“Many businesses have recognised the benefits of flexible working, including greater levels of employee retention as well as increased engagement and productivity,” says Donoghue.

Oliver Shaw, CEO of the software firm Orgvue, points out that with the law change bringing flexibility to the fore, it represents a good chance for HR to lead the business in remodelling work, looking at performance metrics, how output is perceived, and the role that data, rather than gut feel and tradition, plays in shaping work.

For him this means understanding that flexibility isn’t just about office vs remote but about job sharing, different work patterns and compacted hours.

“Work is no longer defined by jobs or locations,” says Shaw. “Flexible working needs to be just that: flexible.”

To make this effective, Taft suggests, there needs to be a focus on process, communication, and understanding what happens if you refuse flexibility. “When assessing a request you need to carefully review the effect of the change they have asked for and the potential benefits or impact of accepting or rejecting it,” she says.

Chris Goulding, managing director of the recruitment firm Wade McDonald, adds that such a review can be a good moment to improve the culture and business focus, by having a good flexibility policy to guide it.

“It can help to encourage the implementation of boundaries and healthy attitudes towards flexible work, thus improving performance overall,” he argues. “The law can work to spark fairer access to flexibility, and bring employees, HR and employers together.”

So, what might this look like in practice? At the insurance firm Zurich, all new roles were made open to part-time, flexible or job share options five years ago. Steve Collinson, Zurich’s CHRO says that the approach has boosted gender diversity across the business. Senior female part-time hires have doubled since introducing that flexibility.

Read more: If we aren't tracking flexible working… what's the point?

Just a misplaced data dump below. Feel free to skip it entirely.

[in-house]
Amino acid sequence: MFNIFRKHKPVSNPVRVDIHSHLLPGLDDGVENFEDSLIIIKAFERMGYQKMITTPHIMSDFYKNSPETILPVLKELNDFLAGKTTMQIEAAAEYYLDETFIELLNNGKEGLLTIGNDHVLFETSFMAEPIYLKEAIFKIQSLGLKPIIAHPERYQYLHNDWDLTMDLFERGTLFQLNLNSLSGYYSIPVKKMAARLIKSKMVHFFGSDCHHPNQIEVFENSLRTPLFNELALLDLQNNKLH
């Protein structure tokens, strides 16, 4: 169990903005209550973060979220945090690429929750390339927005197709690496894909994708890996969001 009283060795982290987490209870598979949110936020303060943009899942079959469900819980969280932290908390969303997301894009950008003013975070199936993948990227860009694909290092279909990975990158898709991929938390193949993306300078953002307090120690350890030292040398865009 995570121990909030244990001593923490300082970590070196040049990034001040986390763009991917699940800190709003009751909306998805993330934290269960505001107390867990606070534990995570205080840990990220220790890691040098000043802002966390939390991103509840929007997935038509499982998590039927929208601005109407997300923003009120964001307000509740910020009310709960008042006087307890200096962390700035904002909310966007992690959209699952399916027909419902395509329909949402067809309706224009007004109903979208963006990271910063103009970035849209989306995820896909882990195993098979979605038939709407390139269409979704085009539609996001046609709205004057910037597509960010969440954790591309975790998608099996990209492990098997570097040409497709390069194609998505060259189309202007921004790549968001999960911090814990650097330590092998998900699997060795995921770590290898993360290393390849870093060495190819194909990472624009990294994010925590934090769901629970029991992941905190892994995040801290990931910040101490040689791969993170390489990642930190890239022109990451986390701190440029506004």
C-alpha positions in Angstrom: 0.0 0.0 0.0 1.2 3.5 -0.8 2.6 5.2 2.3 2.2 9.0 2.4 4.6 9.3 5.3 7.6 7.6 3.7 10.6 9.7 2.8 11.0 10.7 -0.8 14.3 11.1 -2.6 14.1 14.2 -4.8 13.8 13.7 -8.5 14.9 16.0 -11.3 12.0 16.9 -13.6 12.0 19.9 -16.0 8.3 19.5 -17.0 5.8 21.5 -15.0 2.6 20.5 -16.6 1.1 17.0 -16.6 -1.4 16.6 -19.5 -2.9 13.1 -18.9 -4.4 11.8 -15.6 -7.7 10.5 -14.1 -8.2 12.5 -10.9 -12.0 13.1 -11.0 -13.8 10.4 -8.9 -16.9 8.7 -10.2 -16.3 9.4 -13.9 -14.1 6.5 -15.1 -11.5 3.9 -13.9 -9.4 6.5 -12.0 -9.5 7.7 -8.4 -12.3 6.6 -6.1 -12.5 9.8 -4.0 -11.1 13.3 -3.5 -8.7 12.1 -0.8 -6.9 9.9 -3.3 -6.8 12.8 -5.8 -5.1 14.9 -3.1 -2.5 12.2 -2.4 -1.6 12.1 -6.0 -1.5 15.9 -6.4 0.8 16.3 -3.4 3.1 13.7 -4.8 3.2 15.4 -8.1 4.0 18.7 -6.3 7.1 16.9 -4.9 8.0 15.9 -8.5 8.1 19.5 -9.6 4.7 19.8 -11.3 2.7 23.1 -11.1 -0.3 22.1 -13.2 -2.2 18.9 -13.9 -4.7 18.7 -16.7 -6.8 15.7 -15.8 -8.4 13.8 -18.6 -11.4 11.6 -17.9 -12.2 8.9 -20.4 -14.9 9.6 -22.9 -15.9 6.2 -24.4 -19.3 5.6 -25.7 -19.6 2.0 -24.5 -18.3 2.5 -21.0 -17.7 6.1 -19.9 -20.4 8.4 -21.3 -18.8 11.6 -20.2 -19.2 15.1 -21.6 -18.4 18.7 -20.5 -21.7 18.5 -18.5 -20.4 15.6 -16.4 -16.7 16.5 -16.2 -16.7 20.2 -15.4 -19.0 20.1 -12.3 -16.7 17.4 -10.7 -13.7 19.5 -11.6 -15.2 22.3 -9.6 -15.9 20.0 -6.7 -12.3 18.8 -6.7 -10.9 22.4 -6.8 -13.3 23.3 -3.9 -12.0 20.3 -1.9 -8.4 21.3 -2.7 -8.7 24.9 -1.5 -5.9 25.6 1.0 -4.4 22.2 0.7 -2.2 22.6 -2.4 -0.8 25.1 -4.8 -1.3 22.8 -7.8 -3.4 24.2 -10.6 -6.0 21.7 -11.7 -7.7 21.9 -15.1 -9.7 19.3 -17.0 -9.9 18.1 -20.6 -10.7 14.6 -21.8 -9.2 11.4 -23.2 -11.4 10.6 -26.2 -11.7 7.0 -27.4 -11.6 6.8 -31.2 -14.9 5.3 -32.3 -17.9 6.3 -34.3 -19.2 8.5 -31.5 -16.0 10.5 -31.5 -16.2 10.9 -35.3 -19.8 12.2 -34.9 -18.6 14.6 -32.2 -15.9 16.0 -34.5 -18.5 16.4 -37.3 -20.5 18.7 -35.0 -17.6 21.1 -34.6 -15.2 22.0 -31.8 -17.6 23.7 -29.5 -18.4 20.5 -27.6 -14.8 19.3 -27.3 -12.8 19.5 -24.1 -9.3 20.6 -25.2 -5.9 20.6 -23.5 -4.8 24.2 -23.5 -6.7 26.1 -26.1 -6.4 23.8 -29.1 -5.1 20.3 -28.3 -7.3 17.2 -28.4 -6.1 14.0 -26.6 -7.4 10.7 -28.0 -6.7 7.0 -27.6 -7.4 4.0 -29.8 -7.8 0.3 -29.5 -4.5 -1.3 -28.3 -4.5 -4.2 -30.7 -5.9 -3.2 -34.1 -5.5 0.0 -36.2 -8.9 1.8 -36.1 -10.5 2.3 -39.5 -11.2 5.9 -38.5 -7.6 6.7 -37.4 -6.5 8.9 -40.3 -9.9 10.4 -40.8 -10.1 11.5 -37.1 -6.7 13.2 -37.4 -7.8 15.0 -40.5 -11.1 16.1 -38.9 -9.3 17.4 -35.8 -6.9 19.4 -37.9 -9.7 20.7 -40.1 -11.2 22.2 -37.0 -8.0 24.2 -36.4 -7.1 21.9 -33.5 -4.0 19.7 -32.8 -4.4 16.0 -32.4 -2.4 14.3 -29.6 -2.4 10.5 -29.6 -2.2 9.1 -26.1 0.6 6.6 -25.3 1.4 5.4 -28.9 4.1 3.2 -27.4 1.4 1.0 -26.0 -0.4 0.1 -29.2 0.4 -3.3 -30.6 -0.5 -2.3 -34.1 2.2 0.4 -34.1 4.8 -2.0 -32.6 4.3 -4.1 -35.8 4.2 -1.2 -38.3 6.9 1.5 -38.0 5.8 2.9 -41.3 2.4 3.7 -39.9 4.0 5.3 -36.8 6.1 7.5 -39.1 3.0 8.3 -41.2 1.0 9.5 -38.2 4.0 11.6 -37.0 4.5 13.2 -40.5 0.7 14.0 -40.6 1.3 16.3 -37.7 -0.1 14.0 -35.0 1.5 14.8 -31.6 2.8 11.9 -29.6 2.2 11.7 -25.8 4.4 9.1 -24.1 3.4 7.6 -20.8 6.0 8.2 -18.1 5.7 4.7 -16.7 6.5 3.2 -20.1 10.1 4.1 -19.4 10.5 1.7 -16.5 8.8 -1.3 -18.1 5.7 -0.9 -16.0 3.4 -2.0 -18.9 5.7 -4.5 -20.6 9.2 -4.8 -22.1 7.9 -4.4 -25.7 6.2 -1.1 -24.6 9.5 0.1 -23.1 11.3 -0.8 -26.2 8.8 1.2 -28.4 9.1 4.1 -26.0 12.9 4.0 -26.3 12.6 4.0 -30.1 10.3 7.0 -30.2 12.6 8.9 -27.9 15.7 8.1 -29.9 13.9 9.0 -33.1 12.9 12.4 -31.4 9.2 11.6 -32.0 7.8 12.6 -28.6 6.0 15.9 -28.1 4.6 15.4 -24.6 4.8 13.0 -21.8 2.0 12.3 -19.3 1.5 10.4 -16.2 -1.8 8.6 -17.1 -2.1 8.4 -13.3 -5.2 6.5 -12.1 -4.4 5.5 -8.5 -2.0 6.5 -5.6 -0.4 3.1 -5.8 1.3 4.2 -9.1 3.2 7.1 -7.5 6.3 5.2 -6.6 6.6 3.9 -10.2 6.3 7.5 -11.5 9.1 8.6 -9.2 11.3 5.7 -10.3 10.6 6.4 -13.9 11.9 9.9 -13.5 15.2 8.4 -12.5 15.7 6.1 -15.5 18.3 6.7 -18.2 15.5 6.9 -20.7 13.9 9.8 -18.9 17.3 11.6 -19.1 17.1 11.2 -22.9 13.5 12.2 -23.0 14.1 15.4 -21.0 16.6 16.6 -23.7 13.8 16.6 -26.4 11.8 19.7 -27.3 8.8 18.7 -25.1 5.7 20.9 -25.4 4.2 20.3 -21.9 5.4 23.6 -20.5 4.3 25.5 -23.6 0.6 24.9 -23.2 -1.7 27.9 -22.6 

The success of flexibility has been down to manager-report relationships, Collinson adds, as well as honest communication and all parties being flexible and open to compromise. Additionally, leaders at Zurich understand the value of employees’ lives outside of work, Collinson explains.

Not that he’s expecting every firm to be as radical as the insurance giant. “It is fully ingrained in our business but some employers may take a little time to make it work for them,” he says.

At Dropbox, the tech firm’s team adopts a remote-first, asynchronous work model. Caroline Nangle, HR business partner at Dropbox explains that the business model has allowed for individual autonomy in how work gets done, so that people can focus on enabling productivity by setting clear goals, working on the culture and delivering the right tools and moments of connection.

“Forward-thinking businesses need to provide tailored frameworks and technologies that are truly designed to support any new environment,” she advises.

As well as helping to cement flexibility, the new law may also help employers prioritise the kind of forward-thinking Nangle describes. It could also act as a stimulus in getting employers to think about how flexibility can drive people and businesses toward success.

As Orgvue’s Shaw described, rather than making work a flexibility free for all, the flexible working law change could bring different stakeholders together, to more effectively work towards the business’ goals. “It’s up to business and HR leaders to come together, to understand how to get the most out of people, empowering them to deliver their best work,” says Shaw.


This article was published in the May/June 2024 edition of HR magazine.

Subscribe today to have our latest articles delivered to your desk.